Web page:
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Collecting Info: Book Reviews

Music Books

Charles, Ray and David Ritz: "Brother Ray: Ray Charles’ Own Story"; NY: Dial Press, 1978. ISBN: 0-8037-0828-9.

Book shelves groan under the weight of "as told to" autobiographies-the bulk of them self-serving, dishonest, and awful. A few years ago one baseball player was found not to have even read his recent "autobiography" and the whole business of books by celebrities has more to do with packaging and marketing than the often painful work of giving an honest account of one’s deed and misdeeds. Ray Charles and David Ritz didn’t flinch once. In Charles’ own, wonderful voice, it’s all here: music, racism, drugs, blindness. Honest, painful, brilliant. When I was working on CATCHING DREAMS, the book I wrote with Frazier Robinson on his years as Negro League catcher, BROTHER RAY was my model.

Bechet, Sidney: "Treat It Gentle"; NY: Hill and Wang, 1960.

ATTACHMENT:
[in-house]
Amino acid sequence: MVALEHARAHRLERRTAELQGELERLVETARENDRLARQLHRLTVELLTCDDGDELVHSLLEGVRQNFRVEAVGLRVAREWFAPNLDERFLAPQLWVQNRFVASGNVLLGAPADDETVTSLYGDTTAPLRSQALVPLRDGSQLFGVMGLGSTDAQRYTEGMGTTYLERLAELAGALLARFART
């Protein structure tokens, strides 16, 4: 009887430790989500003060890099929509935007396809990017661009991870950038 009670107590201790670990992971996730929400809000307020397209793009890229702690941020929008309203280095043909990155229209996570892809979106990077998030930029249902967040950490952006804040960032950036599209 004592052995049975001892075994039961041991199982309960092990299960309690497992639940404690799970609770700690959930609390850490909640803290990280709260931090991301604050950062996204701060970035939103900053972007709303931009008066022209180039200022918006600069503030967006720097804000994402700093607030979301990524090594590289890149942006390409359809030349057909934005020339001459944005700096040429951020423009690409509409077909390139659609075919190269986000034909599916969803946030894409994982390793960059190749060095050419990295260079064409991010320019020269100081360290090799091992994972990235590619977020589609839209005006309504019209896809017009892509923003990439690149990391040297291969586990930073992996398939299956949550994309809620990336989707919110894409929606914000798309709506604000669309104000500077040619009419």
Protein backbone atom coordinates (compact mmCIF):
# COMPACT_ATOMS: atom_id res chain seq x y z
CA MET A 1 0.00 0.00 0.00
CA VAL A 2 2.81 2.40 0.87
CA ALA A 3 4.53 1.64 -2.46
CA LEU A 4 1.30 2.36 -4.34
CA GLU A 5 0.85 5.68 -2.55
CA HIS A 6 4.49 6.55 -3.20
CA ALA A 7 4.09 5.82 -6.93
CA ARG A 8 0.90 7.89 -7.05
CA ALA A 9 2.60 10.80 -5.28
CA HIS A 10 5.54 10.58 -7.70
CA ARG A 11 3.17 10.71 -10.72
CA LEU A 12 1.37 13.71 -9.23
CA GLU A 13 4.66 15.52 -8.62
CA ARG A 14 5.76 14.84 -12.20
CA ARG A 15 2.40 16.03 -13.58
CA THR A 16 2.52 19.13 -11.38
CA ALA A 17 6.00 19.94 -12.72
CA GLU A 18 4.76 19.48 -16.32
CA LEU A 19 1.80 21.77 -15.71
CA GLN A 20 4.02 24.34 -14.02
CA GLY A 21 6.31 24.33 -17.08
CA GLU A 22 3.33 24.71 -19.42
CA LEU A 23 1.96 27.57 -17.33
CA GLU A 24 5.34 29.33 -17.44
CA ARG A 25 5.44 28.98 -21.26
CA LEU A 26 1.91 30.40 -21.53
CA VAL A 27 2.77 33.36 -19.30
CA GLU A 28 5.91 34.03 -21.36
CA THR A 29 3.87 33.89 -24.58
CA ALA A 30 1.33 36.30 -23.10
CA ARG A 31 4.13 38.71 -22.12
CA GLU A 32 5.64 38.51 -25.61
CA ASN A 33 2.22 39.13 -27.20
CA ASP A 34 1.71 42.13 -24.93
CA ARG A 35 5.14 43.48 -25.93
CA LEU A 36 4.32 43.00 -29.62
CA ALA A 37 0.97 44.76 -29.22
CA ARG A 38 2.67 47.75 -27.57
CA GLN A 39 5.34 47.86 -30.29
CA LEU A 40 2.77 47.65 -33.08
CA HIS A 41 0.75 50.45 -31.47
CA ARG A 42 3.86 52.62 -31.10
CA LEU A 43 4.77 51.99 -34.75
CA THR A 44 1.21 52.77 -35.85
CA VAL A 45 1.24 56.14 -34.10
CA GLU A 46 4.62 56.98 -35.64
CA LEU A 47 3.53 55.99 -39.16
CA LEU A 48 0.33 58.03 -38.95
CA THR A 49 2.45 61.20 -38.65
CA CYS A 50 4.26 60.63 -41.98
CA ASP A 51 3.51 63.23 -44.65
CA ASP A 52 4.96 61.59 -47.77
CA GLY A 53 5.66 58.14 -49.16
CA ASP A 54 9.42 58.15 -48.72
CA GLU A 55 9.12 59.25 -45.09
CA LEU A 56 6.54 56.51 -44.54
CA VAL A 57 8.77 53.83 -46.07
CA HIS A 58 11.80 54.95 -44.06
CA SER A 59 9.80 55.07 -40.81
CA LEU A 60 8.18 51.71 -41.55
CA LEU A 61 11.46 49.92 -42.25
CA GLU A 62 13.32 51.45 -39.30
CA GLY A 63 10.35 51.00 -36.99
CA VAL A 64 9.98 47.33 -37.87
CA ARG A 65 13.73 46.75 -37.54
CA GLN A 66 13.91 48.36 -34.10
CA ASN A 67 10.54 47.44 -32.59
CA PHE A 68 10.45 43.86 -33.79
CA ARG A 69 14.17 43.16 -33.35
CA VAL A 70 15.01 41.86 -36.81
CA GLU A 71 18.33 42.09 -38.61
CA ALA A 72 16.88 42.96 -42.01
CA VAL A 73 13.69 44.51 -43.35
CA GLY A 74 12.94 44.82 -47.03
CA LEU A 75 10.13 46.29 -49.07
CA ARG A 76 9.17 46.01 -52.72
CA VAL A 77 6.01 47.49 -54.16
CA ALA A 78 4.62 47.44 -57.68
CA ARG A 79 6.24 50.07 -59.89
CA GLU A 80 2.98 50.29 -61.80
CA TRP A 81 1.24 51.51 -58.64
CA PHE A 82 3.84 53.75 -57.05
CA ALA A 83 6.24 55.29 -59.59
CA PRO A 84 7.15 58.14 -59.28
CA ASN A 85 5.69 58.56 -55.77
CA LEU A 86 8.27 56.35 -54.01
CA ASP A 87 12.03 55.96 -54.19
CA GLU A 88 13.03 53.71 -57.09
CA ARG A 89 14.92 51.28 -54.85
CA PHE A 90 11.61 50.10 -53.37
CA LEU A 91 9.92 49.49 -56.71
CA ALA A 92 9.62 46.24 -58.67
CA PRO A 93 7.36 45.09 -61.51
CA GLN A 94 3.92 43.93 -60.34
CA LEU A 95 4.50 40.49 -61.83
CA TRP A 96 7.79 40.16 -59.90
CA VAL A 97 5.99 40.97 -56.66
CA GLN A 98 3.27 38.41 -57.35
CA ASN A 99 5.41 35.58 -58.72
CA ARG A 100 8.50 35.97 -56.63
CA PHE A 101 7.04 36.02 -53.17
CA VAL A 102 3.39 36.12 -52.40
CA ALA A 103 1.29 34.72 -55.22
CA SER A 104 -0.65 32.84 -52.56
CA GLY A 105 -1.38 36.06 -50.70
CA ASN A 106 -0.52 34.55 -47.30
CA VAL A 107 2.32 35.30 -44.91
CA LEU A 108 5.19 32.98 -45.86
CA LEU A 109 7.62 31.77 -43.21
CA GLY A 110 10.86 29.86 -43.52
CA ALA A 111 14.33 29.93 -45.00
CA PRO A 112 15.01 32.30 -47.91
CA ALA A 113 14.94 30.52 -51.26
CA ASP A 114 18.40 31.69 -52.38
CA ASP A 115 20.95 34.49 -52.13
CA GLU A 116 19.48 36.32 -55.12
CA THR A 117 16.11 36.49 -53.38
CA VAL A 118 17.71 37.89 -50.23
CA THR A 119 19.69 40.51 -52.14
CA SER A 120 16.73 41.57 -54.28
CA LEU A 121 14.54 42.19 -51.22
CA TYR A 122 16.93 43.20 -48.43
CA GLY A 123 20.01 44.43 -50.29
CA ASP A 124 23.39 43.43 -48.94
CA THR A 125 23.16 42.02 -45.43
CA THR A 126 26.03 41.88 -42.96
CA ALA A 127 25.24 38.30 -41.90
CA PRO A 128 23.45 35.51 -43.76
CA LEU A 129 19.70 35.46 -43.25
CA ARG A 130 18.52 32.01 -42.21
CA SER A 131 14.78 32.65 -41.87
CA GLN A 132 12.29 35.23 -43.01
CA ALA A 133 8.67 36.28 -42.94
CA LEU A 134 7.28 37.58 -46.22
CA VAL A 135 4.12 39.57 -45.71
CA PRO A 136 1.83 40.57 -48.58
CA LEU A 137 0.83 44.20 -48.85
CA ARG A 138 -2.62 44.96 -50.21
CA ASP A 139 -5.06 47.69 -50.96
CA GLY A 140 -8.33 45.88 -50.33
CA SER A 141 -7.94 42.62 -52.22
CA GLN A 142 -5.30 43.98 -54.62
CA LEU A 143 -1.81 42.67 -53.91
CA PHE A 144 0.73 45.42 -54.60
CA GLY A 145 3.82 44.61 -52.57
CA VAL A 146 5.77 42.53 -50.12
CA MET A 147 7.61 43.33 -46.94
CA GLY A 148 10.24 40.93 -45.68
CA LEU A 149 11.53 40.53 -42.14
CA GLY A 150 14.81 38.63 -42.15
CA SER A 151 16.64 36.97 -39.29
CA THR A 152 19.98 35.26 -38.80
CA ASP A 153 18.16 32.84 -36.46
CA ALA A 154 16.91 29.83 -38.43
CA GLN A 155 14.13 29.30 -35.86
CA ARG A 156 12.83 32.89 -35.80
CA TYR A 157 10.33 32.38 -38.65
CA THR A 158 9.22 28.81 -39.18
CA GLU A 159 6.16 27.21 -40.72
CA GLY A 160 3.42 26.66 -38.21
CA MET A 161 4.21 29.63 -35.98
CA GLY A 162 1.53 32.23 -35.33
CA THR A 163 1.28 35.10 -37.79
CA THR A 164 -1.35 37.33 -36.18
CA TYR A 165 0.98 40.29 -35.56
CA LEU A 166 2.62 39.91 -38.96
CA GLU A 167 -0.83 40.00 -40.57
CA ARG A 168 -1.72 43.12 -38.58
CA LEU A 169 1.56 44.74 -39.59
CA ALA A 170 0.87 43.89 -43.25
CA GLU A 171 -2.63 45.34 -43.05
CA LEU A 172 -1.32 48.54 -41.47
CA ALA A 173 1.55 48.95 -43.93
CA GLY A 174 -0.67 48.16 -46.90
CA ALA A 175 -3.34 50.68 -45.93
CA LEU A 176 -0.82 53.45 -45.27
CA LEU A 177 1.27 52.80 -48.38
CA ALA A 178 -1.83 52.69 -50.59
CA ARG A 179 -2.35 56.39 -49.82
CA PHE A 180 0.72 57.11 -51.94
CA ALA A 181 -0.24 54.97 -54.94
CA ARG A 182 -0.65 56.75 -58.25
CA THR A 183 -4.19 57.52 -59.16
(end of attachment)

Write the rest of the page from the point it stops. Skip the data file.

This masterpiece of jazz autobiography fixes the writer in time (the early 20th century) and place (New Orleans). But Bechet is not embalmed in these pages; rather he is as alive as his recording of St. Louis Blues. And his account of his grandfather, Omar, a slave forced to flee through the bayous of Louisiana for falling in love with a slave girl desired by his master, is simply Homeric.

Dawidoff, Nicholas: "In The Country Of Country: People and Places in American Music"; NY: Pantheon, 1997. ISBN: 0-679-41567-X.

Dawidoff travels from North Carolina to California to chronicle the roots of country music-which is to say the country music no longer heard on commercial radio. Along the way he visits Maces Springs, Virginia, home of the Carter Family, and Meridian, Mississippi, home of Jimmie Rodgers, and meets Johnny Cash, Doc Watson, Iris Dement, and Merle Haggard. What emerges is Americana of the grandest order.

For the book collector, only the Bechet should prove a challenge to find.
Content provided by Paul Bauer, Archer's Used and Rare Books.

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